India has built a reputation as a notoriously tough place to do business, one that has stymied even giants like Wal-Mart. And unlike Silicon Valley, where a decent idea can attract funding, investors in India are much more reluctant to risk their money on start-ups.
Despite such challenges, some American technology entrepreneurs are seeking to pursue the country’s untapped opportunities, even without the clout of a multinational corporation backing them.
American-based venture capital firms and the Indian units of American venture capital firms, like Sequoia Capital India, invested $172 million this year through mid-December, excluding joint ventures. That fell from $250 million in 2006, according to Venture Intelligence, a research service based in Chennai that is focused on private equity. In the latest World Bank rankings on the ease of doing business, India slipped three spots, to 134th out of 189 countries.
Some 42 venture capital firms based in the US, however, have either opened offices in India or opened Indian units since 2006, according to Venture Intelligence.
Despite the challenges, the sheer potential in a country of 1.2 billion people with a stable middle class is enough to tempt entrepreneurs and multinationals alike to explore opportunities.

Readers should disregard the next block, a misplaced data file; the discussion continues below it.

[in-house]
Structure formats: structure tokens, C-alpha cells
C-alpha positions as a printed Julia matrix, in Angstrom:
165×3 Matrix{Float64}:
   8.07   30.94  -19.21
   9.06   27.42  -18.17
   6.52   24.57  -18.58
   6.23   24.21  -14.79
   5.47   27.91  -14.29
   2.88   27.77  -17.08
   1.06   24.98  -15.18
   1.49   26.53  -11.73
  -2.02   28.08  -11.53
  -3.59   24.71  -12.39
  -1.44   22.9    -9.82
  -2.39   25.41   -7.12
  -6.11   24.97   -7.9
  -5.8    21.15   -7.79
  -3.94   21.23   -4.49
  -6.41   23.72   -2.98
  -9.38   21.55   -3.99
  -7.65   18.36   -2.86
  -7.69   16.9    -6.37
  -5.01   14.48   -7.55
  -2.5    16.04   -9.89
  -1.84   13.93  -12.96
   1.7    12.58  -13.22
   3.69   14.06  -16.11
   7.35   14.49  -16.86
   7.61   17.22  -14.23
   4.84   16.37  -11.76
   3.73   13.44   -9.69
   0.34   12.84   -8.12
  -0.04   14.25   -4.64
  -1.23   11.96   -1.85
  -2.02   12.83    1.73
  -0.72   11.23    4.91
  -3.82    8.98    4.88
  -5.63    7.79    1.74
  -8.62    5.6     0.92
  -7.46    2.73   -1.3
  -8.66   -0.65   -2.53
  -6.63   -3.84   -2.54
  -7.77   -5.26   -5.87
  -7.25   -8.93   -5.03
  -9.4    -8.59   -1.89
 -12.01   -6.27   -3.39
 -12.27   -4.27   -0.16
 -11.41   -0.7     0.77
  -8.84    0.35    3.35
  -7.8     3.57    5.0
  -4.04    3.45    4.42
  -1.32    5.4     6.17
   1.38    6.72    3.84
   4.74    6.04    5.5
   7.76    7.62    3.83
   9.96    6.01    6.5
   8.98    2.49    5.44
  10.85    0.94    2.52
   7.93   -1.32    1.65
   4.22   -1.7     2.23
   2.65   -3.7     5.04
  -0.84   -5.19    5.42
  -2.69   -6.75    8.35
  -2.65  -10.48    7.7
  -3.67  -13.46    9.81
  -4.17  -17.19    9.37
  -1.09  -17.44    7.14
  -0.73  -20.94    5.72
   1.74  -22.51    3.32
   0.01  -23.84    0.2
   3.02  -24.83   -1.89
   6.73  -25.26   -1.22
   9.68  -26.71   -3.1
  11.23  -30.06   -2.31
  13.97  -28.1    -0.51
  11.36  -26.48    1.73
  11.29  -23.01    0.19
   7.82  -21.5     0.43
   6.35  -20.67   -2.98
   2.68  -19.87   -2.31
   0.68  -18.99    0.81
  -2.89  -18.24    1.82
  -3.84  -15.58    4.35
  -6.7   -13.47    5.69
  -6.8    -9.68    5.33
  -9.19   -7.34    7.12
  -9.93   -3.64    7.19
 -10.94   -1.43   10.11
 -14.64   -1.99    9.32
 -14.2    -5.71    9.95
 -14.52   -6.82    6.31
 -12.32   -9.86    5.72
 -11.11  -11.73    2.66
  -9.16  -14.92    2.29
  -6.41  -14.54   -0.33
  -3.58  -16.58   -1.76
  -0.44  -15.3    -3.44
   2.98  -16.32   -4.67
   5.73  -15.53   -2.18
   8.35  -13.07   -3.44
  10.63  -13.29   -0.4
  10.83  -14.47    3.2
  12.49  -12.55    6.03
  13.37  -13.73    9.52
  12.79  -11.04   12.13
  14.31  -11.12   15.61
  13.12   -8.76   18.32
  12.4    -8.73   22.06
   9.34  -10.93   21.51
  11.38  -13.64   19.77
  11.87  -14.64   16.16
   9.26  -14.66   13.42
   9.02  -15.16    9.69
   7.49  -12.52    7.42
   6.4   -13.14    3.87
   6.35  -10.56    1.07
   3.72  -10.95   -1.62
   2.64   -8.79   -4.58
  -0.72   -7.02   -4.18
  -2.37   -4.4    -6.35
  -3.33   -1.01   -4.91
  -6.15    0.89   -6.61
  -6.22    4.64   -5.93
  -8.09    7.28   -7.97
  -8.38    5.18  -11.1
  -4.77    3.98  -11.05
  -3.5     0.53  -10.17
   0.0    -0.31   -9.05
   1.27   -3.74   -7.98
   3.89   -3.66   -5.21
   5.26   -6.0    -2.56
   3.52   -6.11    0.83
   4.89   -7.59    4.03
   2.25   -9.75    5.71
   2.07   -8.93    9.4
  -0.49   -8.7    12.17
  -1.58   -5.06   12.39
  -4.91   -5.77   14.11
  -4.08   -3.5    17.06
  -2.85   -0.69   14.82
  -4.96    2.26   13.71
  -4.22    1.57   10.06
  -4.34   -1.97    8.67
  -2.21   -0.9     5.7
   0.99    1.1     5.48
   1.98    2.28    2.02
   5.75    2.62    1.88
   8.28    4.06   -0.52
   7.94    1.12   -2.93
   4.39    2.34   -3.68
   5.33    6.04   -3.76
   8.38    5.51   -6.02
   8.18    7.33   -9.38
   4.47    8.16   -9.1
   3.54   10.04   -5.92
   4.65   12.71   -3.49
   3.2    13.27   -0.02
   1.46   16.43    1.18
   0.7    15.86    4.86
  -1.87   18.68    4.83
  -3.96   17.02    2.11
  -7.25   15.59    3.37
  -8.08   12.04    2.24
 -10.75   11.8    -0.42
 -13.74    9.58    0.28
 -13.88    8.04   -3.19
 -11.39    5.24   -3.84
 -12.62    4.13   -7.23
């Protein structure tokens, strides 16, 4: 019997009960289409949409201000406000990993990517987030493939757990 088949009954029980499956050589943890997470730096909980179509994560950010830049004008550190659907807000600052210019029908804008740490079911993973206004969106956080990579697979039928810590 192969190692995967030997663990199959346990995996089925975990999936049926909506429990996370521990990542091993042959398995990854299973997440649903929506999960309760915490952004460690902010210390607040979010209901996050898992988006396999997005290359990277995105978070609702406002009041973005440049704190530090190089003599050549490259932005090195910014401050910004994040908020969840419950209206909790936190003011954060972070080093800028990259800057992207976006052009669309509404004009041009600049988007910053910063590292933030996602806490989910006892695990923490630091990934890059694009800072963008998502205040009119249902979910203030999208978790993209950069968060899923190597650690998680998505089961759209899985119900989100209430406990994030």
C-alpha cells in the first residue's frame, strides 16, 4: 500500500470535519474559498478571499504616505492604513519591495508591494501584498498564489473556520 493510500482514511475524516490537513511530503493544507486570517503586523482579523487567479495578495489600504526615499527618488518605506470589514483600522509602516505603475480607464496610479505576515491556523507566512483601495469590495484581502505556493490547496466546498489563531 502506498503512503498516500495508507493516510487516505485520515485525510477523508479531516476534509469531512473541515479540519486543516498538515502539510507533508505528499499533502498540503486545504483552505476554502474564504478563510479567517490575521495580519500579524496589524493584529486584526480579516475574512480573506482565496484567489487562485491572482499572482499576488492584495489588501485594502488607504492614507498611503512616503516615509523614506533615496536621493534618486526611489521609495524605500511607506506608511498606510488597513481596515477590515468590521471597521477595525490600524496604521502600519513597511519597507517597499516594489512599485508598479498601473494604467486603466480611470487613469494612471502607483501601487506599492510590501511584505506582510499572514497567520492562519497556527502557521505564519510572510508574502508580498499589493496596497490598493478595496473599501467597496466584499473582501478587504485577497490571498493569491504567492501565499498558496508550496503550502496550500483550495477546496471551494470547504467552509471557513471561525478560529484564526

“In the earlier years after I moved to India, around 2008-10, there was astounding growth in the mobile market, with 20 million new subscribers being added to the telecom network every month,” said Valerie Wagoner of Modesto, California, 30, chief executive of the mobile marketing firm ZipDial in Bangalore. That monthly growth was nearly equivalent to the population of Australia.
Wagoner was working for eBay when she decided it was time to shift her focus to her passion: Emerging markets and technology. She did extensive networking in India with executives at mobile payment providers and joined mChek in Bangalore in 2008 as head of strategic initiatives. In 2010, she founded ZipDial, whose investors include 500 Startups, a Silicon Valley seed fund; Jungle Ventures of Singapore; and the Indian firms Blume Ventures and Unilazer Ventures.
The frustrations of doing business in India include bureaucratic hurdles in licensing and making other filings, and pressure for bribes, which Americans cannot legally give. Many